Letterman Set for Late-Night Return

NEW YORK Production company Worldwide Pants and the Writers Guild of America forged an agreement Friday that will put The Late Show With David Letterman and The Late Late Show With Craig Ferguson back on the air with their writing staffs. Worldwide Pants owns both programs.

“Worldwide Pants has always been a writer-friendly company, and from the beginning we never had any real trouble with what the writers were asking,” Worldwide Pants CEO Rob Burnett told The Hollywood Reporter on Friday. “We were able to give them pretty much what they wanted.”

Just what they wanted is subject to interpretation. Burnett referred questions of the specifics of the deal to the WGA but said the production company was willing to give the WGA everything that it could.

“The bottom line is that as a signatory of the guild, Worldwide Pants is responsible for paying writers’ residuals on everything,” Burnett said. That included Internet rights, though CBS said in a separate statement that the network controls the Internet exploitation rights for both programs “and will comply with any eventual negotiated agreement between the Alliance of Motion Picture and Television Producers and the WGA.”

Hollywood writers have been on strike since early November.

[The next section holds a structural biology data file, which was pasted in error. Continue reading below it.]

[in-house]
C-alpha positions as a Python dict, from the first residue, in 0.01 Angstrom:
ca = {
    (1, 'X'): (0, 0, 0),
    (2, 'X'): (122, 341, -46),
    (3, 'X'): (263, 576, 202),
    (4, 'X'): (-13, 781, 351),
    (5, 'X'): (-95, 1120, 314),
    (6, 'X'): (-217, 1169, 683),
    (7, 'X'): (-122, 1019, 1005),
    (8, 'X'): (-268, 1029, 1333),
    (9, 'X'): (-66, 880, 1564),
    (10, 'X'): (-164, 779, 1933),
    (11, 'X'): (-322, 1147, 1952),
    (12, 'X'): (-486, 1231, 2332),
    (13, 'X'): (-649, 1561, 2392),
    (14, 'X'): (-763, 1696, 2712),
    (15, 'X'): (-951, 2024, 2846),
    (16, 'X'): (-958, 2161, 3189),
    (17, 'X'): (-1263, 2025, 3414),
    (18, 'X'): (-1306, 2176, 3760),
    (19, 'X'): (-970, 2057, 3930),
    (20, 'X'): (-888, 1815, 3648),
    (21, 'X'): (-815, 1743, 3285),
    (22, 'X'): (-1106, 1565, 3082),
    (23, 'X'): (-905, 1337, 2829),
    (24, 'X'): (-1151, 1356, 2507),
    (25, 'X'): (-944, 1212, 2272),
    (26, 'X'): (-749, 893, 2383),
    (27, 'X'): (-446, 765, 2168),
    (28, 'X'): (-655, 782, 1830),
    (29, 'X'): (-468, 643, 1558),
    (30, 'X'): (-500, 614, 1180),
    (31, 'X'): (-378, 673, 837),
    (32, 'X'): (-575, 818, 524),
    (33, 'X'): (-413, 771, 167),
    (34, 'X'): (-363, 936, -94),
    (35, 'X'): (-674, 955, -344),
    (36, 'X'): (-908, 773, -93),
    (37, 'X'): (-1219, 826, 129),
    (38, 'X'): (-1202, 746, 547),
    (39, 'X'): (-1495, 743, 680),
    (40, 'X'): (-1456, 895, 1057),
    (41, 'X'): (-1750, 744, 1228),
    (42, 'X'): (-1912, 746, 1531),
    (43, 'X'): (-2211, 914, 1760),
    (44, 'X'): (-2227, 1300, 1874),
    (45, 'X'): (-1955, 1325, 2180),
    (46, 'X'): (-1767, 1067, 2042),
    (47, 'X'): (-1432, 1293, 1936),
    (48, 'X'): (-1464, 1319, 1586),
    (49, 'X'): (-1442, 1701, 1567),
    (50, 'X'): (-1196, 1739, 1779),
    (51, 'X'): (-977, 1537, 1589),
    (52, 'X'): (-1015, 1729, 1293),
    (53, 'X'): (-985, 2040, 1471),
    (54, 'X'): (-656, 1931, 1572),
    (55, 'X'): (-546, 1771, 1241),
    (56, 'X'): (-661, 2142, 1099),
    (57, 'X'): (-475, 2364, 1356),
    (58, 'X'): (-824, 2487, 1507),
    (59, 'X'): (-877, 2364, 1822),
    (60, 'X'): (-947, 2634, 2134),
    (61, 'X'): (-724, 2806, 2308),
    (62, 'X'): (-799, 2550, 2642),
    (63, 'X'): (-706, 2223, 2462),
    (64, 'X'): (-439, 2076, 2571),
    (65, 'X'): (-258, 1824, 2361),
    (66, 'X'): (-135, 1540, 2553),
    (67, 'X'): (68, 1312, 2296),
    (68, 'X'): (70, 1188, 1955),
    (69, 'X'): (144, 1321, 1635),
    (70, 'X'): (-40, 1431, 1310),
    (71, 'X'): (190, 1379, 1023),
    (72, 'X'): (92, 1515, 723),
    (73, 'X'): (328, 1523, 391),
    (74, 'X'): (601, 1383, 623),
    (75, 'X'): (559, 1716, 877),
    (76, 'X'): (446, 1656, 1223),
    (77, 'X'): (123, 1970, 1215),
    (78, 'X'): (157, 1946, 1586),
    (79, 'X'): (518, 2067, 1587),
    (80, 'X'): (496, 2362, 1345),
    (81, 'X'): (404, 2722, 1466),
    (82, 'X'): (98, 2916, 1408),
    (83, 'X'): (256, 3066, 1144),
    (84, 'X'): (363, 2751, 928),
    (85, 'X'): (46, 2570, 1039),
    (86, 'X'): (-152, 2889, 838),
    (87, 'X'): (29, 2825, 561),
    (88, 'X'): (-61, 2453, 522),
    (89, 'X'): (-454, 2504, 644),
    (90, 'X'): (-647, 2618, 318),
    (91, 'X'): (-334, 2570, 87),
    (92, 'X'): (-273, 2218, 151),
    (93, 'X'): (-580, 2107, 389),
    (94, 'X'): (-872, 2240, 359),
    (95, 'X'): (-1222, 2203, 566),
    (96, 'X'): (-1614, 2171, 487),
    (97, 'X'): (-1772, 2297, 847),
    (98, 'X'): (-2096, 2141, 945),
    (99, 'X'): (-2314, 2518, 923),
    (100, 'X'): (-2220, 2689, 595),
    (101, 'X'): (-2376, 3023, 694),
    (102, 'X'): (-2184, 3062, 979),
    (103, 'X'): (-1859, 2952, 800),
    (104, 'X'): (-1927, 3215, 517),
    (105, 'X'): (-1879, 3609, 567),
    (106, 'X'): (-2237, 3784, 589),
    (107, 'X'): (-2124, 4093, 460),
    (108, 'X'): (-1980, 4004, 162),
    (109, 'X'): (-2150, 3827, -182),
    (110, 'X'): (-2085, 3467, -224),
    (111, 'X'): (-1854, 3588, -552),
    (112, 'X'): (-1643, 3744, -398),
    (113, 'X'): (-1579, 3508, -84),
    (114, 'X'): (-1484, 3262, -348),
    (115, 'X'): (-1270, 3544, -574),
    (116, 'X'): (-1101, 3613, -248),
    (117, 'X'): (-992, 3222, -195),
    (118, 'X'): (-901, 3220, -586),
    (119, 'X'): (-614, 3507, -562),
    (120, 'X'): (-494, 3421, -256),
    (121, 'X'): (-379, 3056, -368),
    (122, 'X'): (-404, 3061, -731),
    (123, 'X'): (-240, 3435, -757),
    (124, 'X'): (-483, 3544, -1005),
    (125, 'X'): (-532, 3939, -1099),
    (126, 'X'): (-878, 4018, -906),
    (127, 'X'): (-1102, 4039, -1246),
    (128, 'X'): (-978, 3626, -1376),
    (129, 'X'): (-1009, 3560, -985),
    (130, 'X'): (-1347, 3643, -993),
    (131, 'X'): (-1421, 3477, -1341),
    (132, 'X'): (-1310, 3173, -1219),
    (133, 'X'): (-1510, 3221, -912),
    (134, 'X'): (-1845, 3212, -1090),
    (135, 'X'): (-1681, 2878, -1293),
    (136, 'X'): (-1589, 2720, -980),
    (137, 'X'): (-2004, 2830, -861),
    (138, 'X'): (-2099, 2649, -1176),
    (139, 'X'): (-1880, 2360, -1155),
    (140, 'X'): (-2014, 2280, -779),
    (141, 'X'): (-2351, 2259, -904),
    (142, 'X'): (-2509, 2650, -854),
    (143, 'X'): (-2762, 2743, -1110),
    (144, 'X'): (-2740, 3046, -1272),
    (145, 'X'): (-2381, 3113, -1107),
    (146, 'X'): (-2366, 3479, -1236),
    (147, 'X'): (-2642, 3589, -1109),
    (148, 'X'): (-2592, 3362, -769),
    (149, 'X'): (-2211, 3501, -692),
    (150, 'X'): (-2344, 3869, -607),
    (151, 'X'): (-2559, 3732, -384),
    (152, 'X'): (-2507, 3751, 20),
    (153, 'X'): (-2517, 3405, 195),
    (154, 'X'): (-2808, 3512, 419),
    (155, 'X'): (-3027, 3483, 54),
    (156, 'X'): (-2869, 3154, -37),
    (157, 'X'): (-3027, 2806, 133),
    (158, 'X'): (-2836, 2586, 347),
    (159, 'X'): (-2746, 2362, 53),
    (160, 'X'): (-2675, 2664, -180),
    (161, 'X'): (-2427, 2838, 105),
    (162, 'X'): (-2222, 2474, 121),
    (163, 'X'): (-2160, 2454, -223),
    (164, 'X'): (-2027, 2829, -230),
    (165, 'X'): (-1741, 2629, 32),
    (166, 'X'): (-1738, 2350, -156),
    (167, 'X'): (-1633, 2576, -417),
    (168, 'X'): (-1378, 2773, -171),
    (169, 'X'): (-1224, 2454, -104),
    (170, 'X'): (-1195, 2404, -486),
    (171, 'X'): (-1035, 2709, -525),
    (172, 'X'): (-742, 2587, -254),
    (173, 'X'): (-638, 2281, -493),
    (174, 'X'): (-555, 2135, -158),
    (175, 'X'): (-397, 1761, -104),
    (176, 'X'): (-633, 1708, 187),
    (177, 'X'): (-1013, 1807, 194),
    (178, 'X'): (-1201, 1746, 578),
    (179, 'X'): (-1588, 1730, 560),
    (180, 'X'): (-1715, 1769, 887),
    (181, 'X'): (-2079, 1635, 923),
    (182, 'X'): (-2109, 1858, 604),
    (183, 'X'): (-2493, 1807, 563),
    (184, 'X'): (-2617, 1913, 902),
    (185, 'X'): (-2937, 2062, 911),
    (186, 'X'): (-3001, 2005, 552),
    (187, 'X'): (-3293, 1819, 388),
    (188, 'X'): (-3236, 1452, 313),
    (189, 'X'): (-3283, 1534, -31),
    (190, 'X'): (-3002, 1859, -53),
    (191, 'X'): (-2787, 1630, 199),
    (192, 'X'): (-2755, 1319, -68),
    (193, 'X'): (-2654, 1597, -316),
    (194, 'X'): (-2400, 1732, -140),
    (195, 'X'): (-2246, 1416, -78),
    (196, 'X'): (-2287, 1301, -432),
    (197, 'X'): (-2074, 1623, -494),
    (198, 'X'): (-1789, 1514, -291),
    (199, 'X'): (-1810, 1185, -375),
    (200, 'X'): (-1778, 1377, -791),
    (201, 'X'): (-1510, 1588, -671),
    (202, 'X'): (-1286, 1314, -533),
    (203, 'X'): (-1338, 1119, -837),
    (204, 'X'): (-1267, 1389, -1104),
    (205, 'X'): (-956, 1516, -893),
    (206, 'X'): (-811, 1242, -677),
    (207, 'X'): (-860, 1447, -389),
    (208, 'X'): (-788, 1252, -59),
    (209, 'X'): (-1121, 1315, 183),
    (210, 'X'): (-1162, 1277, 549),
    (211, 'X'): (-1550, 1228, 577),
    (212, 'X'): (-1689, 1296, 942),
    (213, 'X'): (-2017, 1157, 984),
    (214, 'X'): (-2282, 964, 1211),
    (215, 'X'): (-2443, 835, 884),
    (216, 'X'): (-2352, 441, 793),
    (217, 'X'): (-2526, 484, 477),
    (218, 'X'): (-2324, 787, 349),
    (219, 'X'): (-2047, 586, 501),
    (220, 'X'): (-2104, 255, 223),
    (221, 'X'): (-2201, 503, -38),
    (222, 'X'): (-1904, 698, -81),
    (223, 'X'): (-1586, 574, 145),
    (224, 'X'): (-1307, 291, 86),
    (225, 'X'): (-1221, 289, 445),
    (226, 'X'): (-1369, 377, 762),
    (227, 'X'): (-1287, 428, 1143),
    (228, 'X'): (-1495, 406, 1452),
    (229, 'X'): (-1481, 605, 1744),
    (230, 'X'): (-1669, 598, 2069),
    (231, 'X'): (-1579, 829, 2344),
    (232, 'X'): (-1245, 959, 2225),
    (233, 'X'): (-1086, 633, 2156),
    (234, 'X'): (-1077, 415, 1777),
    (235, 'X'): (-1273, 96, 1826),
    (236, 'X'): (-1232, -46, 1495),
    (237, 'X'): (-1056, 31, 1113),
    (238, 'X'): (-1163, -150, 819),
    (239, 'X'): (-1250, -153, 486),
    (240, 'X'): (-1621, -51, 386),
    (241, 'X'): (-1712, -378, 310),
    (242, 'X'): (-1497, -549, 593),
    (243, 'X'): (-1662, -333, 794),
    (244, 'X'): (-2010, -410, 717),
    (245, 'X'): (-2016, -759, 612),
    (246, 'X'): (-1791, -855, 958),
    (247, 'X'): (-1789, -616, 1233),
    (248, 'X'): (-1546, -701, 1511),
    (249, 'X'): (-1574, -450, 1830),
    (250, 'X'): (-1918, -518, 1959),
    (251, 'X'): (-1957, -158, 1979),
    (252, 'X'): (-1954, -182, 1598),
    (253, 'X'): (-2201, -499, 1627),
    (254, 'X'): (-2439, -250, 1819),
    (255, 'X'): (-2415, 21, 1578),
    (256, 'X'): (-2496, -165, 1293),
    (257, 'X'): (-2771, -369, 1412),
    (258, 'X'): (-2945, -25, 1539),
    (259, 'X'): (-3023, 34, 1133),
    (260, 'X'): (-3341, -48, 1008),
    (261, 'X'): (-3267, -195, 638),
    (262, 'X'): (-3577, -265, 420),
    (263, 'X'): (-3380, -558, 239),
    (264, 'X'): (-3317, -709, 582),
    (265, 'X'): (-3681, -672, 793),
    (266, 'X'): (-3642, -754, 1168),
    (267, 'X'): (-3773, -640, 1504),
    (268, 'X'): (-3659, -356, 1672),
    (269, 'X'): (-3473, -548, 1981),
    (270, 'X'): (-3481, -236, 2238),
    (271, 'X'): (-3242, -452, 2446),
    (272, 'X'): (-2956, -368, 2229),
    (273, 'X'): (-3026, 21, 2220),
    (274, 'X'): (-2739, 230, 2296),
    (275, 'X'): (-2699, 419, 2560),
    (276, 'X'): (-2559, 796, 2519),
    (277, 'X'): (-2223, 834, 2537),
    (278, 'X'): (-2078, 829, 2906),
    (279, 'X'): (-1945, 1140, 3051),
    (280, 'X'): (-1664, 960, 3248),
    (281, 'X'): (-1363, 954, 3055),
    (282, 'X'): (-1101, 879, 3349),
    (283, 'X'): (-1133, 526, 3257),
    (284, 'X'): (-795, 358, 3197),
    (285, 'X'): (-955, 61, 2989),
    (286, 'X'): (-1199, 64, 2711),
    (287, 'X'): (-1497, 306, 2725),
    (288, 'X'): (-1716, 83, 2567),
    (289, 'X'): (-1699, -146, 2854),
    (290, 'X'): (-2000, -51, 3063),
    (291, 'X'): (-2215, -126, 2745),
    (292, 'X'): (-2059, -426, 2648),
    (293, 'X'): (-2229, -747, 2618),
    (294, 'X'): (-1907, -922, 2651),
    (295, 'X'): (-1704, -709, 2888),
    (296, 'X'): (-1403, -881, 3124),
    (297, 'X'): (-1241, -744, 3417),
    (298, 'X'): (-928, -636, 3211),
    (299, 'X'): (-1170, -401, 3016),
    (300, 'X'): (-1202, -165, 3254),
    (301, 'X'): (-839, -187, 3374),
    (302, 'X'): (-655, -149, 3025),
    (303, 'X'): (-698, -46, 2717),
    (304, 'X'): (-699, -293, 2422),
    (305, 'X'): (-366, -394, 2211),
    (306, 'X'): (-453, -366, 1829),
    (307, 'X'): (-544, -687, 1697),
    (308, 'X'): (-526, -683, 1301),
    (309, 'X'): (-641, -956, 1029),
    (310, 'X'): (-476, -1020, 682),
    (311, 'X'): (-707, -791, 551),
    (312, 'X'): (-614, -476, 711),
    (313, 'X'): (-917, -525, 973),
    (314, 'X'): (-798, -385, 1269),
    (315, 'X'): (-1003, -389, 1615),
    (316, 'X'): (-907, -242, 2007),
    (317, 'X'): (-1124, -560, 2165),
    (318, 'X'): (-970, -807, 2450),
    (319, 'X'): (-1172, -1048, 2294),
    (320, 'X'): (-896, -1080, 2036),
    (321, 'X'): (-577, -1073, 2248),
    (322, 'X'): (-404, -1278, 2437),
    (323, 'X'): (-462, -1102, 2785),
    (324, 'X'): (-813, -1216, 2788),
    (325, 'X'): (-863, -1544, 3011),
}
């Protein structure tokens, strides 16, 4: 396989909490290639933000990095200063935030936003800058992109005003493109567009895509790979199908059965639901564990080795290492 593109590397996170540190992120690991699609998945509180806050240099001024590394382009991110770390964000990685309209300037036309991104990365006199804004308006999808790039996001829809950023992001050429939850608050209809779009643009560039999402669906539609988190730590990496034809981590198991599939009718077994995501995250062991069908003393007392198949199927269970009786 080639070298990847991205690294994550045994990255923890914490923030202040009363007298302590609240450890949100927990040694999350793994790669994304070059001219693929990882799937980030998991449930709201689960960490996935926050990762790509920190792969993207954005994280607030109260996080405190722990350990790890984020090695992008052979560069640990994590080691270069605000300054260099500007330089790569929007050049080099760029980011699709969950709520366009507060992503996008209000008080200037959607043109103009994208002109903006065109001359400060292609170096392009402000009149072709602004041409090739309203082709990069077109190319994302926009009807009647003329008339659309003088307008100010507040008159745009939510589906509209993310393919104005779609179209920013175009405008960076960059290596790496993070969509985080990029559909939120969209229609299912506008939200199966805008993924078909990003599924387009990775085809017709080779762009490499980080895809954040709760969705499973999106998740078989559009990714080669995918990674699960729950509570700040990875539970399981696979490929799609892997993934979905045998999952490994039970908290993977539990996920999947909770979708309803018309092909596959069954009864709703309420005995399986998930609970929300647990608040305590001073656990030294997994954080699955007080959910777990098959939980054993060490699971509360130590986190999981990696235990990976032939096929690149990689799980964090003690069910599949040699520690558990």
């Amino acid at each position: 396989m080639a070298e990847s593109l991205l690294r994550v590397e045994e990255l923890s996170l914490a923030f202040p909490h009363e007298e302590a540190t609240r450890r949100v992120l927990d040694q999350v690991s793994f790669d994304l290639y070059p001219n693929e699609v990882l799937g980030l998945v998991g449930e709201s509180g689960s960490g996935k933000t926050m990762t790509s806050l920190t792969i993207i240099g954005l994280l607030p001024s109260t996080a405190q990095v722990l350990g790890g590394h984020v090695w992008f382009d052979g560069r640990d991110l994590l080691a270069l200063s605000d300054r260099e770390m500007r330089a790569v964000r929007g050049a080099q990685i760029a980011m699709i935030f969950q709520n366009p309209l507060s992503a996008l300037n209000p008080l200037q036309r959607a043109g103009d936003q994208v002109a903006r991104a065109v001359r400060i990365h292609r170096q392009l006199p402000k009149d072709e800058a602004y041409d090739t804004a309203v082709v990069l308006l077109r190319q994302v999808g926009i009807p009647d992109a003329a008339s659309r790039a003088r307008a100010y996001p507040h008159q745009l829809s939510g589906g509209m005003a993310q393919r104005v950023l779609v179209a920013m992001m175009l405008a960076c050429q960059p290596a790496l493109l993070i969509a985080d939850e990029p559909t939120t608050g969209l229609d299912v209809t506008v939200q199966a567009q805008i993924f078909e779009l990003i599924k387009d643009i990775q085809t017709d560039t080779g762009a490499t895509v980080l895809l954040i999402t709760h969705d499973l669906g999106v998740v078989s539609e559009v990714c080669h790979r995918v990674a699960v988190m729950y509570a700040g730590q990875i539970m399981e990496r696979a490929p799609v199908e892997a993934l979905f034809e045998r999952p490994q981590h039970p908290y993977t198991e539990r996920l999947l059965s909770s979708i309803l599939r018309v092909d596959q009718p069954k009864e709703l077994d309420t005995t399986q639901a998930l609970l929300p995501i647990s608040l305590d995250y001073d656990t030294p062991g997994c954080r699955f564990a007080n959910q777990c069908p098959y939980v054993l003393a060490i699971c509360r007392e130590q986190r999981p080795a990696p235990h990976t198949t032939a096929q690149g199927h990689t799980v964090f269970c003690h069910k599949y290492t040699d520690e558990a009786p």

The WGA said in a letter to its members that Worldwide Pants had agreed to the full slate including new-media proposals that the AMPTP had been unwilling to approve.

“This demonstrates the integrity and affordability of our proposals,” wrote WGA East president Michael Winship and WGA West president Patric Verrone. “There are no shortcuts in this deal.”

The WGA said Worldwide Pants agreed to the same deal the guild was willing to give to the AMPTP.

The WGA agreement comes at a time when the rest of the late-night pack returns to originals between Wednesday and Jan. 9. But only Late Show and Late Late Show will have writers.

The rest of the programs will have the hosts and guests and an undetermined format; the shows are playing it close to the vest, but it’s believed that the other shows whose writers are still out on strike are going to have difficulty getting A-list talent to appear.